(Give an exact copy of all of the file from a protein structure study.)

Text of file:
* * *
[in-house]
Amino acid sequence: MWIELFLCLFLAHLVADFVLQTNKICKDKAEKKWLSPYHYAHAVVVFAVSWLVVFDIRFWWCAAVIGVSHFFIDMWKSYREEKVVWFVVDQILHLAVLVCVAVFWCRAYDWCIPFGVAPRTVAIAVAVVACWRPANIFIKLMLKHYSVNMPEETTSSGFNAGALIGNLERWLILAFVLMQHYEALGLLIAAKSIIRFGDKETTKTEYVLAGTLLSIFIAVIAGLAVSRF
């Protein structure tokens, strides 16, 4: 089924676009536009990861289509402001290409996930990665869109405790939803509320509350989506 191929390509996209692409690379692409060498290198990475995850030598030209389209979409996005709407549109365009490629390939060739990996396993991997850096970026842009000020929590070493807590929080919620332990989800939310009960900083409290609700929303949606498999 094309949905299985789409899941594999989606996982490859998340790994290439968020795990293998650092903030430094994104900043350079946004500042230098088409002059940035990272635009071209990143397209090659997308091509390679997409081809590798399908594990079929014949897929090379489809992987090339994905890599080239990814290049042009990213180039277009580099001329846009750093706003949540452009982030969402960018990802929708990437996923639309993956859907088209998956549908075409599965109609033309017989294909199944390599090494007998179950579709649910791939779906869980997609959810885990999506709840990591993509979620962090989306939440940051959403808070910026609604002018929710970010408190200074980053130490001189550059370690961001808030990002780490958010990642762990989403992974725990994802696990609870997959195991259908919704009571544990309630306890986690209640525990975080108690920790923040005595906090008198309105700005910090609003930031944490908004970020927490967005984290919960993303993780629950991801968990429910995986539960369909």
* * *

[in-house]
Amino acid sequence: MWIELFLCLFLAHLVADFVLQTNKICKDKAEKKWLSPYHYAHAVVVFAVSWLVVFDIRFWWCAAVIGVSHFFIDMWKSYREEKVVWFVVDQILHLAVLVCVAVFWCRAYDWCIPFGVAPRTVAIAVAVVACWRPANIFIKLMLKHYSVNMPEETTSSGFNAGALIGNLERWLILAFVLMQHYEALGLLIAAKSIIRFGDKETTKTEYVLAGTLLSIFIAVIAGLAVSRF
């Protein structure tokens, strides 16, 4: 089924676009536009990861289509402001290409996930990665869109405790939803509320509350989506 191929390509996209692409690379692409060498290198990475995850030598030209389209979409996005709407549109365009490629390939060739990996396993991997850096970026842009000020929590070493807590929080919620332990989800939310009960900083409290609700929303949606498999 094309949905299985789409899941594999989606996982490859998340790994290439968020795990293998650092903030430094994104900043350079946004500042230098088409002059940035990272635009071209990143397209090659997308091509390679997409081809590798399908594990079929014949897929090379489809992987090339994905890599080239990814290049042009990213180039277009580099001329846009750093706003949540452009982030969402960018990802929708990437996923639309993956859907088209998956549908075409599965109609033309017989294909199944390599090494007998179950579709649910791939779906869980997609959810885990999506709840990591993509979620962090989306939440940051959403808070910026609604002018929710970010408190200074980053130490001189550059370690961001808030990002780490958010990642762990989403992974725990994802696990609870997959195991259908919704009571544990309630306890986690209640525990975080108690920790923040005595906090008198309105700005910090609003930031944490908004970020927490967005984290919960993303993780629950991801968990429910995986539960369909």